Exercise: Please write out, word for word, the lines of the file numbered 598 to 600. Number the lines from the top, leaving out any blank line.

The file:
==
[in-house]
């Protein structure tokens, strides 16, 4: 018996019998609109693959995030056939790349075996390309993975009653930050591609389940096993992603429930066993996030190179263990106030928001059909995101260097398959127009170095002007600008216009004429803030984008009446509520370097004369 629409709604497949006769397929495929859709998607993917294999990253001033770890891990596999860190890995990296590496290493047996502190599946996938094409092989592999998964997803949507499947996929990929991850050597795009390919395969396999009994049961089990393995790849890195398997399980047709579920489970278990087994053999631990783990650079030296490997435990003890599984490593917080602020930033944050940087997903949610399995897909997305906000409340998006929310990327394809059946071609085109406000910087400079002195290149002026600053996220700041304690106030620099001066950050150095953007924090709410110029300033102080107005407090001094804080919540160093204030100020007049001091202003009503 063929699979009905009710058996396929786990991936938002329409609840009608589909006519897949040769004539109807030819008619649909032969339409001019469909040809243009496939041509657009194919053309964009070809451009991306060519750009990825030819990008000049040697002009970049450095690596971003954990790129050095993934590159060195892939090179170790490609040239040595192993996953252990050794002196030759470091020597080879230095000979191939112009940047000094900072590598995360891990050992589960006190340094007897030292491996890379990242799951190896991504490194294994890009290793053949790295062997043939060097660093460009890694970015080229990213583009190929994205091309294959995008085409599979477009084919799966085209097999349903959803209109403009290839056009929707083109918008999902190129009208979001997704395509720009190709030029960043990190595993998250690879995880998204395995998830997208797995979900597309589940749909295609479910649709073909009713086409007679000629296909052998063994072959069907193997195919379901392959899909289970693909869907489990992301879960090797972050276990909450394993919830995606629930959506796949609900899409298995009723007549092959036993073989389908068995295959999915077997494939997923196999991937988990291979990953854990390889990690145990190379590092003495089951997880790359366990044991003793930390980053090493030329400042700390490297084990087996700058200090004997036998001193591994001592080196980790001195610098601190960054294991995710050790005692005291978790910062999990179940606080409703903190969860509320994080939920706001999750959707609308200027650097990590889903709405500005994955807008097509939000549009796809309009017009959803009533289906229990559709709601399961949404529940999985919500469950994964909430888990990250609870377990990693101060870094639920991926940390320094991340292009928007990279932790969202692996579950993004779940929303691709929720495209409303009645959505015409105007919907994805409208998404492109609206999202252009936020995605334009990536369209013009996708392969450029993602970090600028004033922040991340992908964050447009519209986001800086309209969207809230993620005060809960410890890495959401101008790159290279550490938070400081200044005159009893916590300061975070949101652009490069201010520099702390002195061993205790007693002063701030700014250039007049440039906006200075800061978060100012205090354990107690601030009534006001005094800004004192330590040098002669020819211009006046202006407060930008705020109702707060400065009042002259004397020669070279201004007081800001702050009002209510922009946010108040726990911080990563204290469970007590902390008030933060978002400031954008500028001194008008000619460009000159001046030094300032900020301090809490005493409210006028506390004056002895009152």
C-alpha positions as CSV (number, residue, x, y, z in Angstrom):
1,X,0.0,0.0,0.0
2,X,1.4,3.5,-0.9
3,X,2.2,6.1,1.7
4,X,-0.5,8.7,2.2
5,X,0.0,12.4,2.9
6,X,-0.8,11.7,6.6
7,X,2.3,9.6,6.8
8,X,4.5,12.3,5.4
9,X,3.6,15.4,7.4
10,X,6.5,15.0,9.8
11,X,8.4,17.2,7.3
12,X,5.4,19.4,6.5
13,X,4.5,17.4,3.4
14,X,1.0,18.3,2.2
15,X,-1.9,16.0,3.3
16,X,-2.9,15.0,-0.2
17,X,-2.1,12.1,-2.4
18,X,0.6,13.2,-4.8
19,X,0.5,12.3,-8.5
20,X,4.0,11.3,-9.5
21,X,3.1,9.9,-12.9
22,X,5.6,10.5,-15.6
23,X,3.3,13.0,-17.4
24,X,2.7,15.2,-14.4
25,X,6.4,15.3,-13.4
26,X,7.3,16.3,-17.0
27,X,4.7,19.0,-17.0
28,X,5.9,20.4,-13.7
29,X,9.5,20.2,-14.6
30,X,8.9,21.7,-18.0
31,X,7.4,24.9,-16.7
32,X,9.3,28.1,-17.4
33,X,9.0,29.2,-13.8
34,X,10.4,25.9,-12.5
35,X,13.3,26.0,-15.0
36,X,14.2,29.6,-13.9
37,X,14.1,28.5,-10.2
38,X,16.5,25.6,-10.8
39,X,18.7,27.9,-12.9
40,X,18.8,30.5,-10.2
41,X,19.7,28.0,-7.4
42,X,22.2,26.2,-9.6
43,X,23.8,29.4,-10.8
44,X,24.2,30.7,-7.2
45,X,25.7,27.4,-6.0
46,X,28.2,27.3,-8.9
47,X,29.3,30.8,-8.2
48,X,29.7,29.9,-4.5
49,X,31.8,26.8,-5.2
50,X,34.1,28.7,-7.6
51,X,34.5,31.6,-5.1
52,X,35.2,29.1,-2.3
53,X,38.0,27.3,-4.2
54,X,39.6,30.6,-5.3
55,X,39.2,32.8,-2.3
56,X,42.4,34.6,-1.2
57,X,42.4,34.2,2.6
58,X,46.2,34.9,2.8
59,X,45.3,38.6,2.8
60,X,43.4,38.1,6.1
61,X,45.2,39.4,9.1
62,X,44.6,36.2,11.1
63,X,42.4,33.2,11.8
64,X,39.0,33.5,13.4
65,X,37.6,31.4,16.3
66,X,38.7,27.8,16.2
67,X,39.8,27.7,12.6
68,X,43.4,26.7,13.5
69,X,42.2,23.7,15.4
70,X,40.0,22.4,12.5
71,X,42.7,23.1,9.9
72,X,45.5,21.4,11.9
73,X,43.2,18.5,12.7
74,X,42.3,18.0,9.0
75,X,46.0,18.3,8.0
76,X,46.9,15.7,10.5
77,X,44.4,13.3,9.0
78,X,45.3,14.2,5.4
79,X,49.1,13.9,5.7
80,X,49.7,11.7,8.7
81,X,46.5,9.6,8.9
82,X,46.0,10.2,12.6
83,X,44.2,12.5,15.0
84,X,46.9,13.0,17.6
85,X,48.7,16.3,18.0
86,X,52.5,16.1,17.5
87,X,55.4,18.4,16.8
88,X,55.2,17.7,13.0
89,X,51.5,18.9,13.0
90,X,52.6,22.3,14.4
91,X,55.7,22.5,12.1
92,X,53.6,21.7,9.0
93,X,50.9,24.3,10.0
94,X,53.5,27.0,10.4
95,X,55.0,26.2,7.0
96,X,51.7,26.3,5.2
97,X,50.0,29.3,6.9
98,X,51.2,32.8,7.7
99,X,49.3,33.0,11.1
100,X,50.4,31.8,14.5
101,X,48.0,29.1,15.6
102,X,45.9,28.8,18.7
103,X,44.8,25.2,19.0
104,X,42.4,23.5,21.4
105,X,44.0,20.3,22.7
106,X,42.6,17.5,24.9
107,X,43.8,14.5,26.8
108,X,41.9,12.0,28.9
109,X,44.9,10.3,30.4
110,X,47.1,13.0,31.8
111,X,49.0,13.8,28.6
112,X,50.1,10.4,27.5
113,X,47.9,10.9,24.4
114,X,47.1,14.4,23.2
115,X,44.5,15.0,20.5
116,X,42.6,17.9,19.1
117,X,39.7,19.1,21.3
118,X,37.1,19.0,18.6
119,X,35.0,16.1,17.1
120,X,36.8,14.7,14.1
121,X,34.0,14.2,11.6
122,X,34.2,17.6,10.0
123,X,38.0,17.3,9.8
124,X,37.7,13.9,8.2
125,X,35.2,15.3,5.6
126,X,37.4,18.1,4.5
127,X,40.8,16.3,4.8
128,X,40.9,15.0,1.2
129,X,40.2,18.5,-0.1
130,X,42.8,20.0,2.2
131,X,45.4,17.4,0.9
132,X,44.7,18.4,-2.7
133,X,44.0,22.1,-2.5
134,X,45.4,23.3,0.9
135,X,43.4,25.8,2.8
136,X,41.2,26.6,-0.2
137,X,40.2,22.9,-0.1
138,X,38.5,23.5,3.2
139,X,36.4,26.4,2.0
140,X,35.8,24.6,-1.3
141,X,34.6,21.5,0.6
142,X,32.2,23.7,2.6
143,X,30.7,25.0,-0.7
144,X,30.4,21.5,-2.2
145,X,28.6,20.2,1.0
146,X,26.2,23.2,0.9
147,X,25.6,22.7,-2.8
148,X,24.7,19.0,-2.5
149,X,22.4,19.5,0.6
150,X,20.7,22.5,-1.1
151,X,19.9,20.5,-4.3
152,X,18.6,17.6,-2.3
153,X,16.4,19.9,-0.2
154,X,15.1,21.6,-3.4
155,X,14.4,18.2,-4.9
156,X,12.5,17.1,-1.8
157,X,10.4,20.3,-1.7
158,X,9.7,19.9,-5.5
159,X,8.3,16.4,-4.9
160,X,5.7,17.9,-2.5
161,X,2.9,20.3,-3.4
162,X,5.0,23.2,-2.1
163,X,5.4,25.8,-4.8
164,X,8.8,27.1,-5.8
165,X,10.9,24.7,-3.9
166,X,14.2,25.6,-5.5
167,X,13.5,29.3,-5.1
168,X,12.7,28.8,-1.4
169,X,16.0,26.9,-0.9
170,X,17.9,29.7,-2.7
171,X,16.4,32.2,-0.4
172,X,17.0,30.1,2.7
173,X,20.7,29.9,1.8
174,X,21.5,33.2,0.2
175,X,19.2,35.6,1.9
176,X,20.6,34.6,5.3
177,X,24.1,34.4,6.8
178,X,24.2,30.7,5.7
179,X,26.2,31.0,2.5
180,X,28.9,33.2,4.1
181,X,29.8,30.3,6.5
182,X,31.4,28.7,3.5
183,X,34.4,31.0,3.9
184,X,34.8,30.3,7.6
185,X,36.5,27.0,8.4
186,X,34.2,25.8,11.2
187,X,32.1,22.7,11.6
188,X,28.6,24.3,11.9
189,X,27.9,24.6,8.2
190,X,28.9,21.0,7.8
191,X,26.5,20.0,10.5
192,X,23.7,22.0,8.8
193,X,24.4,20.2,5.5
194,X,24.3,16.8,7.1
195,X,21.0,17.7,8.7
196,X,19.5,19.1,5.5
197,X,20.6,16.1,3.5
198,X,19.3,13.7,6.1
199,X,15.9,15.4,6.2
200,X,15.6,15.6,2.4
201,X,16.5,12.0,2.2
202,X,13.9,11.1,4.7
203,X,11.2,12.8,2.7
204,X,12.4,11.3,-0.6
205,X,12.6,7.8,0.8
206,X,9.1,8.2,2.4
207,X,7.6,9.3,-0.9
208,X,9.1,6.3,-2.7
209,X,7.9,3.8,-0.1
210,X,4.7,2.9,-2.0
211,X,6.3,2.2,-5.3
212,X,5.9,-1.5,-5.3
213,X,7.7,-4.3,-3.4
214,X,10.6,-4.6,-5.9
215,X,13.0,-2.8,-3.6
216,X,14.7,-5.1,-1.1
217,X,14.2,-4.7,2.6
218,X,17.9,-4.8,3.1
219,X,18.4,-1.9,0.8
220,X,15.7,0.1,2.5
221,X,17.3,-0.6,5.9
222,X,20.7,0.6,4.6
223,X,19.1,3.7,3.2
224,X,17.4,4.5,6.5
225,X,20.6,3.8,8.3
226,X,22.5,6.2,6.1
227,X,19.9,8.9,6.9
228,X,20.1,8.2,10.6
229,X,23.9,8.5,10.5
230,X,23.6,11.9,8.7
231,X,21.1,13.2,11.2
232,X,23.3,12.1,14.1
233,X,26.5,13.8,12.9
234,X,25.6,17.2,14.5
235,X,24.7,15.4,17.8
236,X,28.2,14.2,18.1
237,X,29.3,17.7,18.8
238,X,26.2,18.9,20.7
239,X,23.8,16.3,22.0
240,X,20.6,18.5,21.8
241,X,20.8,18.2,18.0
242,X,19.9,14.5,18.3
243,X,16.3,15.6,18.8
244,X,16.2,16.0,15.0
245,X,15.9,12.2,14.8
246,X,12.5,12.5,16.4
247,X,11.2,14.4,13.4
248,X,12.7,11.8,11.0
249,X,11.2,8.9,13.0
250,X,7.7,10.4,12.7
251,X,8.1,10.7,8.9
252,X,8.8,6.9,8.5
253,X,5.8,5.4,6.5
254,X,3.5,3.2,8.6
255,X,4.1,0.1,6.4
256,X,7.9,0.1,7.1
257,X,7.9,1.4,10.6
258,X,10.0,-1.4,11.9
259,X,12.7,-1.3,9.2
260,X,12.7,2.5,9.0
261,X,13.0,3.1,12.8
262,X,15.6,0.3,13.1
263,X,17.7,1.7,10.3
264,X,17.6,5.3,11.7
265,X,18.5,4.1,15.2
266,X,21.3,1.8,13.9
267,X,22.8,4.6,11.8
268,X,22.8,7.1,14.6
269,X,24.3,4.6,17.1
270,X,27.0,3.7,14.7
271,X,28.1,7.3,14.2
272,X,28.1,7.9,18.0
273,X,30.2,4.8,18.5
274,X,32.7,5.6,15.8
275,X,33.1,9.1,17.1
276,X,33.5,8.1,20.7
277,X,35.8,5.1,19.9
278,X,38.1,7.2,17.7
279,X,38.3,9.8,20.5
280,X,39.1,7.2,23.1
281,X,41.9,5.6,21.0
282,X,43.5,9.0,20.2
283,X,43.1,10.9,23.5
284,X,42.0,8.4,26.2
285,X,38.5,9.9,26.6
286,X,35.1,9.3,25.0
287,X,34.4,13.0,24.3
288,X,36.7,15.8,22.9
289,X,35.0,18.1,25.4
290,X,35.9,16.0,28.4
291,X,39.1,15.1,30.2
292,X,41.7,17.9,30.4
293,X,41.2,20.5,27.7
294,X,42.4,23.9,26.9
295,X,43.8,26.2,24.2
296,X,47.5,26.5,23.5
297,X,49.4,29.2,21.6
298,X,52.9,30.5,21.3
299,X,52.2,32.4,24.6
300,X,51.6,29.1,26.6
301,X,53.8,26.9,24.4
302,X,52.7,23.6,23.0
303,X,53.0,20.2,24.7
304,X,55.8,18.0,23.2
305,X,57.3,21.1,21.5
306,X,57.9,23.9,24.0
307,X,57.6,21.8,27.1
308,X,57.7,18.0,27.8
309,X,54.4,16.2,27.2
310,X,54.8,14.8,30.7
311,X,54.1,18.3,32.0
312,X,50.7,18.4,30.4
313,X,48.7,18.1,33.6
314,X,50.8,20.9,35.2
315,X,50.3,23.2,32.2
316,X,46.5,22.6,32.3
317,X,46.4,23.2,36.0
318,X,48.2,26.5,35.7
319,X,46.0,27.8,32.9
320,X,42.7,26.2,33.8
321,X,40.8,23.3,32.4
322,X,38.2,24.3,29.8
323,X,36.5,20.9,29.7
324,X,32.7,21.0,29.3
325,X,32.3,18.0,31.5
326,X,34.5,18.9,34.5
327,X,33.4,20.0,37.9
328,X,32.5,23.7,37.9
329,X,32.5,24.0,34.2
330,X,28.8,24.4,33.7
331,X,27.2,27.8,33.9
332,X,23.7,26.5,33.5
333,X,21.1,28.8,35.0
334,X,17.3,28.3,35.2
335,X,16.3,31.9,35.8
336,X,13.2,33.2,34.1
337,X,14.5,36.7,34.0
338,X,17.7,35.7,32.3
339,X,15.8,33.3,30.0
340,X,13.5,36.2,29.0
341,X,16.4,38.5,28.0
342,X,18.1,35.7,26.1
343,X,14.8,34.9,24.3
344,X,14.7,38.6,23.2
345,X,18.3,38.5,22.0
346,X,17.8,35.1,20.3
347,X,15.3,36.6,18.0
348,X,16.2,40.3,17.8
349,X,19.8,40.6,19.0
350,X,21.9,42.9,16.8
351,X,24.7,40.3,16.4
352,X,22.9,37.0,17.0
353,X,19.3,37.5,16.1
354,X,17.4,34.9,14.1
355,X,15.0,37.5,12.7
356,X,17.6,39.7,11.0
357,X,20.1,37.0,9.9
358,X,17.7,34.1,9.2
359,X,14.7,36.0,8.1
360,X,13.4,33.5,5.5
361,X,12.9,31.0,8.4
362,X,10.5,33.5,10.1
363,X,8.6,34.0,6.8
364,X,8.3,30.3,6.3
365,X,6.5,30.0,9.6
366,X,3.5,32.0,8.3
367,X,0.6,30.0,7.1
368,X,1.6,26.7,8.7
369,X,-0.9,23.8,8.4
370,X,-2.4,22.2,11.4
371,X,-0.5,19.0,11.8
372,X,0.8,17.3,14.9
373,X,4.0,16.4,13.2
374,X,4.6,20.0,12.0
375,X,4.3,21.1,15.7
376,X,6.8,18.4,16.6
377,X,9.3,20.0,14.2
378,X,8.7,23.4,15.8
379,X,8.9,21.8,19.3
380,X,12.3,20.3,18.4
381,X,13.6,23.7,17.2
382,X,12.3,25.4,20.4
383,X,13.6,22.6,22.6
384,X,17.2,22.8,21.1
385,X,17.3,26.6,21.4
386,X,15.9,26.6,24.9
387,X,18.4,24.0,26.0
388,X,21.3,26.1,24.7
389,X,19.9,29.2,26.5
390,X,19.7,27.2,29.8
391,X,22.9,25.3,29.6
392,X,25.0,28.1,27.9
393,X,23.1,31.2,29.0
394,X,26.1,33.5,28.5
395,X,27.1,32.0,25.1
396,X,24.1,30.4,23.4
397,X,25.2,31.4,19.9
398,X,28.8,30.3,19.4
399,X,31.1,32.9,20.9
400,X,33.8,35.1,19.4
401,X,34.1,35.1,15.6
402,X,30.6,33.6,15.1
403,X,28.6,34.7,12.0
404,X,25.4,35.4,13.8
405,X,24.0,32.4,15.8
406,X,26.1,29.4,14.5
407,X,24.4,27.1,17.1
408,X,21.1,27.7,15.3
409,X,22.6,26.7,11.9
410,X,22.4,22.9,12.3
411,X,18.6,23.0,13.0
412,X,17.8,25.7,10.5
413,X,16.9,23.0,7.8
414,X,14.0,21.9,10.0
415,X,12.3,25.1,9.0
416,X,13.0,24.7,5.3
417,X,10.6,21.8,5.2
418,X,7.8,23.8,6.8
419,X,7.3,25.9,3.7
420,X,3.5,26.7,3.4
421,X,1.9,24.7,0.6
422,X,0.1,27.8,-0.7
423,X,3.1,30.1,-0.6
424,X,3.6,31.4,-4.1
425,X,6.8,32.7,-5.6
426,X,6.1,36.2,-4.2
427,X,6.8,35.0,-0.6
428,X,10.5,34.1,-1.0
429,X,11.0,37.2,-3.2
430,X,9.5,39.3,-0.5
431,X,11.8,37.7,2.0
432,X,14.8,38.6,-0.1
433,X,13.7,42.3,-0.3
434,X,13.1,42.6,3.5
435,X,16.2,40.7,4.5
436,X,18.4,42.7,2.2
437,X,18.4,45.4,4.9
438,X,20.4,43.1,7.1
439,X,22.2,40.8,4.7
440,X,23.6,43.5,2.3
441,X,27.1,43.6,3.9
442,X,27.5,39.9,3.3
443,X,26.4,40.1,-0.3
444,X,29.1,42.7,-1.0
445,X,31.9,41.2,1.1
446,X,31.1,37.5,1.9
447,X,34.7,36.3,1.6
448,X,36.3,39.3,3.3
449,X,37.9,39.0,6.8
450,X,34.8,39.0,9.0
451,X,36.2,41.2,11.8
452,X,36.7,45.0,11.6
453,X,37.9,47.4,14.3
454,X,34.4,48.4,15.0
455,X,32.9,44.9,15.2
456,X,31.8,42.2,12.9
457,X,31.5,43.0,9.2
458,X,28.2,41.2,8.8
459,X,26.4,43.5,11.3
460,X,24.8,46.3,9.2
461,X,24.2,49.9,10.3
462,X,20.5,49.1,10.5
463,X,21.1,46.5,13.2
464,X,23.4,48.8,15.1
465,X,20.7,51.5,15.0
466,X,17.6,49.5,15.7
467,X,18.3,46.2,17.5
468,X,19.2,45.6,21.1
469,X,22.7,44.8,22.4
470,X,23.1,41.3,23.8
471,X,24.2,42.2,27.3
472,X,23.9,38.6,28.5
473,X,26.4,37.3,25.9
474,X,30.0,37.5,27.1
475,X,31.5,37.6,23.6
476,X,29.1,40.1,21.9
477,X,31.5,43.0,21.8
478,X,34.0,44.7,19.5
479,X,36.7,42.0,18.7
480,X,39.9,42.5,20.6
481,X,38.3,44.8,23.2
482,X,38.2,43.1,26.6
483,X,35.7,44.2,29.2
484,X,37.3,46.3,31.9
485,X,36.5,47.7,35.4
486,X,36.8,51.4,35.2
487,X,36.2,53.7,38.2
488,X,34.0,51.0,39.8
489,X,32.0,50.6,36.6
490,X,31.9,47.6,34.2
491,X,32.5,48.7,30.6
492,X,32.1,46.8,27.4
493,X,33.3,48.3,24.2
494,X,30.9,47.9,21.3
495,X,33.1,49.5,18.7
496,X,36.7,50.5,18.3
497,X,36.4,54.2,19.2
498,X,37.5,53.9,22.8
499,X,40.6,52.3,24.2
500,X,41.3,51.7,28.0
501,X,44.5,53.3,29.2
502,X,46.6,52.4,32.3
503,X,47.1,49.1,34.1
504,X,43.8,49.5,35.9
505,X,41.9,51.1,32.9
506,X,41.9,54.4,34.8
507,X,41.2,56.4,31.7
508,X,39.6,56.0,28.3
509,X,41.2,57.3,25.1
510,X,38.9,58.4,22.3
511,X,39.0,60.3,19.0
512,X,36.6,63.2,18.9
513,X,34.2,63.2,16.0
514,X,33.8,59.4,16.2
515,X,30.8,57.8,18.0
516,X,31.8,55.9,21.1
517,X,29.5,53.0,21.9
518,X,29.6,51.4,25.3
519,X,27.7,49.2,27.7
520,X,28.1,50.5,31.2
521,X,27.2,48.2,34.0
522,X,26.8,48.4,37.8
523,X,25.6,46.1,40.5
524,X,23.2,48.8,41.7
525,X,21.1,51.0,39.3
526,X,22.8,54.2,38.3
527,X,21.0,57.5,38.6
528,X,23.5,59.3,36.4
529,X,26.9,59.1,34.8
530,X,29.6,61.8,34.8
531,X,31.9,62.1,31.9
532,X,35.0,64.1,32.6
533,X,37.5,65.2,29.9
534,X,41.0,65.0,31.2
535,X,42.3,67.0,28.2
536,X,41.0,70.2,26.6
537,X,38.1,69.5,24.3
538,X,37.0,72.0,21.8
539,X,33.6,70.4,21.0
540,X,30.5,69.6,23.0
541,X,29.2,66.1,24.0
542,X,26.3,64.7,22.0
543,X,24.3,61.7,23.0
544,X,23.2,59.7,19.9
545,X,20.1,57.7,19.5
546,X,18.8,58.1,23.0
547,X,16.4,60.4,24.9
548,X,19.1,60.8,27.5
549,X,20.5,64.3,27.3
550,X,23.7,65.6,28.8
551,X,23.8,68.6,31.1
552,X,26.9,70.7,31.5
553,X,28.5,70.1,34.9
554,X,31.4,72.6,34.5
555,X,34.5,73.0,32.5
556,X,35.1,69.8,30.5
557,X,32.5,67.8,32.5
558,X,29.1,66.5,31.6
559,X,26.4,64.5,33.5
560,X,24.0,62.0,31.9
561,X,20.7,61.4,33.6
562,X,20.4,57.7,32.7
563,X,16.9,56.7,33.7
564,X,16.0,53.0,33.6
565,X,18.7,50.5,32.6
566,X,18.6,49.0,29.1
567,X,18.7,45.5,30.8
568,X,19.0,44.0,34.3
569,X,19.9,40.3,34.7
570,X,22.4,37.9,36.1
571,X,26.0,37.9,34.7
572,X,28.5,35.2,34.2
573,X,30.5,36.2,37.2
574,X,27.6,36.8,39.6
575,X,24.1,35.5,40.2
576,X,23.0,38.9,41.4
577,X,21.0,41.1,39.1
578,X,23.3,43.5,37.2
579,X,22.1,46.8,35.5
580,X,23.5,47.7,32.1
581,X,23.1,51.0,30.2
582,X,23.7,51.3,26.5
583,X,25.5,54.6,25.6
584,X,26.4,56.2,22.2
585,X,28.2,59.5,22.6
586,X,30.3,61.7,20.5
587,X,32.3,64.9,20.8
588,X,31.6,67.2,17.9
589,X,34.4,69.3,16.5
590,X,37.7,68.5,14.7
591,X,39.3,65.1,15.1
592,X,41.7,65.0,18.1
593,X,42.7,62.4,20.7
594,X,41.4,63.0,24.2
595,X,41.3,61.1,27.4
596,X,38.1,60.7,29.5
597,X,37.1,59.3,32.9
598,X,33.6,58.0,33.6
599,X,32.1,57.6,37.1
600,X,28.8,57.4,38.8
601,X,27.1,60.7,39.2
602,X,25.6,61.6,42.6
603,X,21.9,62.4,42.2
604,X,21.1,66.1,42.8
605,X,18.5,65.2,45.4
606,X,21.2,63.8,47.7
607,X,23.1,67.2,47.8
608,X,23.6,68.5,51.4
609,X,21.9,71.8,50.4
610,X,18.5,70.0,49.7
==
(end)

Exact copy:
595,X,41.3,61.1,27.4
596,X,38.1,60.7,29.5
597,X,37.1,59.3,32.9